However, this will mentions William’s daughter Dorothy, who isn’t mentioned in other sources. It seems to me that she must be the Dorothy who is “Dorothy Cutler daughter of my daughter Faysses” mentioned in the will of Parnell Barker. And the Barker tree in the Suffolk Visitations’ Additional Pedigree mentions a Margaret Barker who married William Vesey of Hadleigh. Presumably William lived in Hadleigh, where his father did, before moving to Hintlesham. Joseph James Muskett’s “Suffolk Manorial Families” has a section on the Veseys but he doesn’t mention Dorothy, even though she’s in Robert’s will and in Joan Cutler/Walton/Vesey’s will (above) too, because Dorothy Cutler went on to marry William Maddock of Ipswich (her uncle Reginald Barker mentions his niece Dorothy, wife of William Maddock of Ipswich, and her Cutler sons mention her as William Maddock’s wife).

Given all that, it appears that we can now identify William Vesey’s mystery first wife. She was Margaret Barker, the daughter of Robert and Parnell Barker of Bildeston, Suffolk. Dorothy was mentioned in Joan Cutler/Walton/Vesey’s will because she was Joan’s stepdaughter, although Joan doesn’t give any relationship when she mentions her. A link between the Barkers and the Hadleigh/Hintlesham Veseys isn’t surprising: while Robert Vesey jnr married Joan Cardinall, daughter of William’s first wife, his second wife, Lettice Knightley, had a niece called Margaret Coke who married Margaret Barker/Vesey’s nephew Robert Barker of Monkwick! Which is all a bit complicated, I know…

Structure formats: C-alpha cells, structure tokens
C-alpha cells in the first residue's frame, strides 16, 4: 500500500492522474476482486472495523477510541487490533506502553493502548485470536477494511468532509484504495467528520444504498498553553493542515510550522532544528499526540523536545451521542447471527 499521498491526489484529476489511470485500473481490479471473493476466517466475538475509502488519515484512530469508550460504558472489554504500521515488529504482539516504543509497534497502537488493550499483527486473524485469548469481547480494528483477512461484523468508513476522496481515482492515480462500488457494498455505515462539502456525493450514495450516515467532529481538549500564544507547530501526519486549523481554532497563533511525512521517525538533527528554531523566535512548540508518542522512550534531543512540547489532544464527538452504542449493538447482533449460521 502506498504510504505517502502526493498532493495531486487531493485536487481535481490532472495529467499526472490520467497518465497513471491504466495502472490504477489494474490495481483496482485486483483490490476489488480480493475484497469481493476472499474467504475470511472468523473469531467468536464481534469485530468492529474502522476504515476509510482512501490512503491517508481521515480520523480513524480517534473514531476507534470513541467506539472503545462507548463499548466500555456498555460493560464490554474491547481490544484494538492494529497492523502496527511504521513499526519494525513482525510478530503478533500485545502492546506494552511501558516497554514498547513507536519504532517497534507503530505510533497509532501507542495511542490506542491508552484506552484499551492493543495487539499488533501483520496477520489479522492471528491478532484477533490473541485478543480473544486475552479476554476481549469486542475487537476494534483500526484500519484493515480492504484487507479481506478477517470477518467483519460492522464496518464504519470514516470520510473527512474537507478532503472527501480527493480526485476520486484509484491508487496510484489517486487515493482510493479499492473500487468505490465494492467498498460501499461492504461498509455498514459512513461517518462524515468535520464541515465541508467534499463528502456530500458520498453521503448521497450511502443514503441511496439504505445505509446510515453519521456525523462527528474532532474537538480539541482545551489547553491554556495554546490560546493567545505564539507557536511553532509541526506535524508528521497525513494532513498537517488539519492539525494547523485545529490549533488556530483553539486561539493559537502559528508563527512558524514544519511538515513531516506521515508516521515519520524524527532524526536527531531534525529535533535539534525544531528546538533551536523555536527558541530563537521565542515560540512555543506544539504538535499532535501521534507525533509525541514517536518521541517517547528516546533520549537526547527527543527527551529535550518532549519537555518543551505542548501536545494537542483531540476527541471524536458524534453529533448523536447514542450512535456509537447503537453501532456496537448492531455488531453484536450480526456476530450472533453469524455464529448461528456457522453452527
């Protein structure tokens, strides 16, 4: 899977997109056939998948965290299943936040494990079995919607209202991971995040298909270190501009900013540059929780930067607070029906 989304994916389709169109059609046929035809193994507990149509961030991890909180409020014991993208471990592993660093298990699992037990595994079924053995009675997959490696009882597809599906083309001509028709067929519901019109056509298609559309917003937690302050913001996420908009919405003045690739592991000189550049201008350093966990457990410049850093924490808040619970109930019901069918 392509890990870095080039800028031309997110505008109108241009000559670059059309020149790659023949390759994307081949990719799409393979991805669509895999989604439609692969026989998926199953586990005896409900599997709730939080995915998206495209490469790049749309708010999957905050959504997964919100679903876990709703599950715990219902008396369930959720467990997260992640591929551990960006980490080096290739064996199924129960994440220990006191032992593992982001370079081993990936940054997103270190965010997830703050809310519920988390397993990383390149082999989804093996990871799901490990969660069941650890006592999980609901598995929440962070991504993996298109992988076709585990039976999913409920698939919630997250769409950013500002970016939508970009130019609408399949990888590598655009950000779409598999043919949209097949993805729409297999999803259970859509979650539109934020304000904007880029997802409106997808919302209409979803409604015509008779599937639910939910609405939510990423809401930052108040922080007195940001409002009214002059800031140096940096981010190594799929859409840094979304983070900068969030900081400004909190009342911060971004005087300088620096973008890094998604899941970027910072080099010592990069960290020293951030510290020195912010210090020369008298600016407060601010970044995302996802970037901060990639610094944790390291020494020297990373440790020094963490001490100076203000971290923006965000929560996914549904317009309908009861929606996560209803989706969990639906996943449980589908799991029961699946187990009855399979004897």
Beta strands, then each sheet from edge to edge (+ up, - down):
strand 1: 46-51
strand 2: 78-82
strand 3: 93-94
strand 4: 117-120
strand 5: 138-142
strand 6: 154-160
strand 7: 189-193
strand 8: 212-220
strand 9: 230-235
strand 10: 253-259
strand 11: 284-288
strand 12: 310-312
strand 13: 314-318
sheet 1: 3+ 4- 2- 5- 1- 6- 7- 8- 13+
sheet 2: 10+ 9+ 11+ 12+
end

The identity of Robert’s deceased wife is suggested by the conditions surrounding Roger Warren’s receipt of the plate immediately following the mention of plate to his children and his late wife’s children. According to the Suffolk Visitation of 1561, Roger Warren’s parents were John Warren and Dorothy, the daughter of Robert Forthe of Hadleigh. According to the section on the Foorthes in Muskett’s “Suffolk Manorial Families”, Dorothy’s brother Robert Forth jnr had a grandson, and a great-grandson called Philologus Forth, and Robert Vesey mentions his godson, Felaloge Forth. So it would appear that Robert Vesey was married to Dorothy, widow of John Warren, and daughter of Robert Forth senr. Further evidence comes in the shape of a bond at Suffolk Record Office in Ipswich (ref HA247/1/13), between Roger Waren (sic) of Newbourne and William Byham of Sudbury, from 1552. Roger was bound to protect William from any claim to property in Sudbury by his mother Dorothy Veysye, and his wife Barbara. Putting both the clause in the will, and the bond, together, we have Roger Warren as apparently Robert Vesey’s stepson, and Dorothy Vesey, Roger’s mother.

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Veyseye, William of Hintlesham, Suffolk, 1577

  • Rachel wife of Richard Abbes of Hadleigh 40 per annum
  • Raiment and books to be divided among his three sons